Excerpts from Kirkus’s just released review of The Jackdaw and the Doll.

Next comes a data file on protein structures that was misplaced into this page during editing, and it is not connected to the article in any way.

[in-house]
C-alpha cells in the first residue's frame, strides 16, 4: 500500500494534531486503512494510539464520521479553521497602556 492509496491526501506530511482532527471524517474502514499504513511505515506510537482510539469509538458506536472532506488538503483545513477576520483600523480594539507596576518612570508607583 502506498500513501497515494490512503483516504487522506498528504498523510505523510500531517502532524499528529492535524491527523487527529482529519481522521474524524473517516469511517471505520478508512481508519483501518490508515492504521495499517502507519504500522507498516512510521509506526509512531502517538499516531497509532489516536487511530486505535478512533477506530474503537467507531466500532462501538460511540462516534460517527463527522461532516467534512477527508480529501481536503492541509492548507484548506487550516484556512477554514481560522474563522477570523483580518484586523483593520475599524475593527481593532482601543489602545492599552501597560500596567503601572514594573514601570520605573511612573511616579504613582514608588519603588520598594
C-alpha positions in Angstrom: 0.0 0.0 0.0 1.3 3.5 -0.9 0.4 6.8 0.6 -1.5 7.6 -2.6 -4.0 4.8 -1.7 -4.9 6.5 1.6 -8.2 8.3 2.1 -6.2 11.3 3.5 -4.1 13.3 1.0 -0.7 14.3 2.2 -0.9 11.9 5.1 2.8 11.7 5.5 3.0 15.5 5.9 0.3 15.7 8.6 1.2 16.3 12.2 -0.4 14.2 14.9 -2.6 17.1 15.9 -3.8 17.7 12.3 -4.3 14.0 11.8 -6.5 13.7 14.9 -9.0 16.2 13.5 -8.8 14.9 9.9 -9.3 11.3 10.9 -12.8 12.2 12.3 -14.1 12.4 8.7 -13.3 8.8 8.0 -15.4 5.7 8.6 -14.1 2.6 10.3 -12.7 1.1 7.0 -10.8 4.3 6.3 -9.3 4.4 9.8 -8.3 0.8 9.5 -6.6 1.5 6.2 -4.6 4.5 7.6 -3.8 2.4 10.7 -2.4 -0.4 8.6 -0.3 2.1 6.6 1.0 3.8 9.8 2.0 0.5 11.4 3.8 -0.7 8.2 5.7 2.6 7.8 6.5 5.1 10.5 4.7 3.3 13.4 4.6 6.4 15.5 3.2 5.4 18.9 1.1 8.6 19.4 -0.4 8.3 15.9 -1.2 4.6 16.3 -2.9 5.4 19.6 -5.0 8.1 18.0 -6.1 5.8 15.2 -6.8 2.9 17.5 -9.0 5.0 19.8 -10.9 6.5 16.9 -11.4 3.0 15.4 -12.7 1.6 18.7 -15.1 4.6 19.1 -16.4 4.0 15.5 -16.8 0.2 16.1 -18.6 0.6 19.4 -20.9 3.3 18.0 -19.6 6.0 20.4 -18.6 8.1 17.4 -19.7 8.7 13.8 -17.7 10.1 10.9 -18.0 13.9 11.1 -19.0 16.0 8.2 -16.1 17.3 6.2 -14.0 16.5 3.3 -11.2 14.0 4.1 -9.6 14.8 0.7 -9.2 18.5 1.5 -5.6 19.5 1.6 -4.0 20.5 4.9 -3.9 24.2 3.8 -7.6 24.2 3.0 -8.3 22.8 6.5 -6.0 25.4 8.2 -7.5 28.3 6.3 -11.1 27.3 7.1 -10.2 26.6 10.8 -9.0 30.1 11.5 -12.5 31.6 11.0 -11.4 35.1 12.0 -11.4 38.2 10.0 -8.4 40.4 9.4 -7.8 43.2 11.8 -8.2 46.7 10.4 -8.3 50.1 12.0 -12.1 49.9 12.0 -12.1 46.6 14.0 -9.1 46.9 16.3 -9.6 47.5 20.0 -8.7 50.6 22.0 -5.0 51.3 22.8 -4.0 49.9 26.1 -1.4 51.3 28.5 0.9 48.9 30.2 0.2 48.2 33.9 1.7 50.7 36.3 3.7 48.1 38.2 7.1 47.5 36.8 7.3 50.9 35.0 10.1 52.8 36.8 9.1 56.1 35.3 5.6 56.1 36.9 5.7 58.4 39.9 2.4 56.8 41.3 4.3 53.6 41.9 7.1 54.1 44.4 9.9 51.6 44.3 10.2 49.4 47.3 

“Kafka becomes a winged storyteller in this picture book’s loose, biographical fable. K leaves his family just as his illness gets worse. In a summary of his life, readers learn that for years his “night-flights,” hidden from his strict father, have enabled him to spread visible, feathery wings as a storyteller even as he works as a clerk by day. K is stalked by The Shroud, rendered as a formless, dripping dark hand, which has pursued him since childhood and manifests, K thinks, as the sickness taking over his lungs. In a vivid image, K hides from the hand beneath a bright yellow umbrella. But relief from this dread is possible through two figures—Dora, who, holding hands with K as a bird, flies to a new city, and Frieda, a small girl whose lost doll becomes the focus of K’s mythical, last, long-term literary effort. Best for young readers with a taste for the gothic, Yokoyama’s graphite illustrations with flashes of yellow show a White cast. They fashion an understated, symbolic elegy for a famous literary voice … Poetic descriptions of Kafka’s storytelling deftly capture the relationship between existential terror and creative production … Accomplished, graceful mythmaking for children who intuit artistic inspiration’s dark side.” — KIRKUS REVIEWS